In most cases, when a corporation or limited liability company is formed, the business owners enjoy liability protections. This means that business owners are not typically held responsible for the debts of the company. However, this isn’t always guaranteed. In some cases one may reach the assets of the business owners of the corporation or limited liability company; this is called “piercing the corporate veil”. It can occur when either the business owners are not in compliance with the state in which they are doing business or have not followed through with “corporate formalities”.
Requirements for corporate compliance are in a constant state of flux as a result of changing laws and the actions of a business. Here are some critical areas of compliance you need to consider:
- Recordkeeping. Maintain publicly-available records as required by the states in which you do business.
- Service of process. Have your plan in place for responding to lawsuits.
- Entity expansion or contraction. Be aware of state-related business activities – either business expansions or contractions (even those that are involuntary) – that can trigger compliance violations.
- Other entity changes. File required documents for changes in corporate names, shares issued and more.
- Annual report filings. Meet deadlines for filing your state-required reports and paying state fees. For more information about annual report filings, click here.
- Business licenses. Obtain and maintain your required state and local business licenses.
- Registered agent representation. Appoint and maintain your registered agent in every state – home and “foreign” – in which you do business. For more information on how to be up to date with service of process, click here.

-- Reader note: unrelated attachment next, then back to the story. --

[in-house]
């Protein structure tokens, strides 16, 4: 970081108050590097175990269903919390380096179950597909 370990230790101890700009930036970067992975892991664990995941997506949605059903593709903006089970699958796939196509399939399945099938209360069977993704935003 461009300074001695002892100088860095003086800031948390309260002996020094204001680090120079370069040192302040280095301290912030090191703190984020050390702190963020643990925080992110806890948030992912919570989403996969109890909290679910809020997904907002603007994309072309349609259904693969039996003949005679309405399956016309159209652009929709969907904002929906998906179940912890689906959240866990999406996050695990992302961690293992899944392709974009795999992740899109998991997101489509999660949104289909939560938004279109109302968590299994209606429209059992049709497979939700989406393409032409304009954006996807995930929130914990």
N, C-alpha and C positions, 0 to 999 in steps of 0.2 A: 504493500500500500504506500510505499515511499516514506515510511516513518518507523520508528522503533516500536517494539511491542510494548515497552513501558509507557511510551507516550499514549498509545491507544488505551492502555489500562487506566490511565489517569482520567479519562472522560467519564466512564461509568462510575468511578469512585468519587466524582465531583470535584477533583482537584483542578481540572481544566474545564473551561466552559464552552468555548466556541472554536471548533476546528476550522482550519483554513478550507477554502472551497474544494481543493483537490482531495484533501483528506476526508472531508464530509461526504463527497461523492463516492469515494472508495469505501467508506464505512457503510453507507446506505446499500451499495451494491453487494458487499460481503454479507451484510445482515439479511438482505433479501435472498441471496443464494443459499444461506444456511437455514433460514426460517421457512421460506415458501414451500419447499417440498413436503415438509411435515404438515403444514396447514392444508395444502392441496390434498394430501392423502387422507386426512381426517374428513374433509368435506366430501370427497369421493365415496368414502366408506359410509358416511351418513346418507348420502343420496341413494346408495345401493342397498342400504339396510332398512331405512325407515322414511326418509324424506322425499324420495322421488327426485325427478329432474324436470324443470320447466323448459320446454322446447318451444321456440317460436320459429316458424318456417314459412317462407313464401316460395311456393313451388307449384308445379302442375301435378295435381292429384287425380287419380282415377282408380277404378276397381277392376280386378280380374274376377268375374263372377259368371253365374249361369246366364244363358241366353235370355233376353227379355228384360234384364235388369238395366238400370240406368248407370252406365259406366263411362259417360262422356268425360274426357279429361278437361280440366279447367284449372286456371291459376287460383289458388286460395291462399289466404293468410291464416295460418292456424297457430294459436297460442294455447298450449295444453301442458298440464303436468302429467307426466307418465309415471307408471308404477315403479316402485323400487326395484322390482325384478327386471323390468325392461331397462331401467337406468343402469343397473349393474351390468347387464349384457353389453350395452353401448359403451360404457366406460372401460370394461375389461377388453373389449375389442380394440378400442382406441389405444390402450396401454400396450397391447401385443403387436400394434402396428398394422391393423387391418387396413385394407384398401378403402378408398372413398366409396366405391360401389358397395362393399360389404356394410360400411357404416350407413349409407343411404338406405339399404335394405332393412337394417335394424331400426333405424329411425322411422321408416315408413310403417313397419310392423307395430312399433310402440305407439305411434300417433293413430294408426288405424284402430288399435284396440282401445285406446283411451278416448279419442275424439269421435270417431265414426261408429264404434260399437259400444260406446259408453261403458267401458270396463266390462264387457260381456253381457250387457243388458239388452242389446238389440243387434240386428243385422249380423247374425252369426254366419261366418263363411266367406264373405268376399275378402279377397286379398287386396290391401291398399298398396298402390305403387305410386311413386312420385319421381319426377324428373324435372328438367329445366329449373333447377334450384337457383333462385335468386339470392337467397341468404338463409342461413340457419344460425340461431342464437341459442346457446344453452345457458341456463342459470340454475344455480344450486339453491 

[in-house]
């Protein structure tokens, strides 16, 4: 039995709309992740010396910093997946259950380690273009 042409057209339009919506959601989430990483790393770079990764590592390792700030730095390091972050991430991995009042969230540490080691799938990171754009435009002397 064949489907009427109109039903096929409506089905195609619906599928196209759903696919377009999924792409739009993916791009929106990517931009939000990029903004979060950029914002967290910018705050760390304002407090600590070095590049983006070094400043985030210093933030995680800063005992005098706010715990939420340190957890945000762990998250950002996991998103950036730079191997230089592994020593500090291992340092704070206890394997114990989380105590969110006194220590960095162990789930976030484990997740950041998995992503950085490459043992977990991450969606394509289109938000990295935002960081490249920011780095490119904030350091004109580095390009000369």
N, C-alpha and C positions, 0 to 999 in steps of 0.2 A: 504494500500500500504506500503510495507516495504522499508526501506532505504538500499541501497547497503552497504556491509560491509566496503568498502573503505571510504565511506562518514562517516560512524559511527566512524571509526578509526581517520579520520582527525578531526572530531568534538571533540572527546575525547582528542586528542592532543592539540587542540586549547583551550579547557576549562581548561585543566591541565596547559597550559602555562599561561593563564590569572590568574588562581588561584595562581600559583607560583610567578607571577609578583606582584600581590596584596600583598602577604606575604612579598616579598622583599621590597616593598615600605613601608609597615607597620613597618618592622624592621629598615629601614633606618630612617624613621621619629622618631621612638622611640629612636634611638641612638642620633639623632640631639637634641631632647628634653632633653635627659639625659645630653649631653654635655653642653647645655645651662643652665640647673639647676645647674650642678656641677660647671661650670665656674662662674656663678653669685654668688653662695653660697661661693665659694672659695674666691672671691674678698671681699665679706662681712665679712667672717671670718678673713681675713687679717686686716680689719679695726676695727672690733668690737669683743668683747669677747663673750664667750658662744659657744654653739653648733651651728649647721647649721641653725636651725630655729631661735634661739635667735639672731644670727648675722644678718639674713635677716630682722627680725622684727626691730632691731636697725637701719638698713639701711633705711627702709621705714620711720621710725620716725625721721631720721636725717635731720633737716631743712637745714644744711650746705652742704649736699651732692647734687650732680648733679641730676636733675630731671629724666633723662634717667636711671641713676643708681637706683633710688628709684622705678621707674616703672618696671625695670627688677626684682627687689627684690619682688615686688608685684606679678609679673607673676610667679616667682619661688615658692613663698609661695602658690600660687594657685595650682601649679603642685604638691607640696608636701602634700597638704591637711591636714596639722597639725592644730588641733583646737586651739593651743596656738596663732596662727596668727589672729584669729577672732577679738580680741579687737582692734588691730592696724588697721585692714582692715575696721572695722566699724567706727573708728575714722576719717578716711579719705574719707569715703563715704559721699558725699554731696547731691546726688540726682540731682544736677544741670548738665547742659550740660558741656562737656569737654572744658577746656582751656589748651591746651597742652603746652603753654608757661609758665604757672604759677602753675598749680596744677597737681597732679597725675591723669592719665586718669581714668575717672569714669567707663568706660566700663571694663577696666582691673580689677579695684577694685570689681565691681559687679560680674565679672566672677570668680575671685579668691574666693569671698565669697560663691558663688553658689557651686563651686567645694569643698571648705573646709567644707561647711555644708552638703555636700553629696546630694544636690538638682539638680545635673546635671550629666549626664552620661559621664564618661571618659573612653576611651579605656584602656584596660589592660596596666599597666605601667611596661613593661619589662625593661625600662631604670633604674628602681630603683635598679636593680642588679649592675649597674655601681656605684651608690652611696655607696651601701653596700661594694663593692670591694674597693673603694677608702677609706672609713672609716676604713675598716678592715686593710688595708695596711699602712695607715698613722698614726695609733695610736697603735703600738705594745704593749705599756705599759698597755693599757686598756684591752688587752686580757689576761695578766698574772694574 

- Tax reporting and payments. Make timely and accurate tax-related filings and payments of any franchise, corporate and state income, sales and use, or other taxes.
As a new business owner, you should be aware of the continuing statutory compliance and corporate formalities that are required and, where not required, suggested, in order to remain in good standing with your state of formation and to maintain your personal liability protection. Please note this list is not exhaustive, but merely an overview for your reference. If you have a corporate kit, you will find samples of many of the documents and notices outlined below, and within the kit, will find the appropriate places to insert your documents for appropriate record keeping.
NOTE: The purchase of a corporate kit may be the single best investment under $100 you can make. It includes many of the forms you need such as sample corporate resolutions, annual meeting forms, share or member certificates, share transfer ledger, company seal, etc. However, its single most important function may be to serve as the one place in which you keep all of your corporate records which may be irreplaceable or, at least, extremely expensive to replace.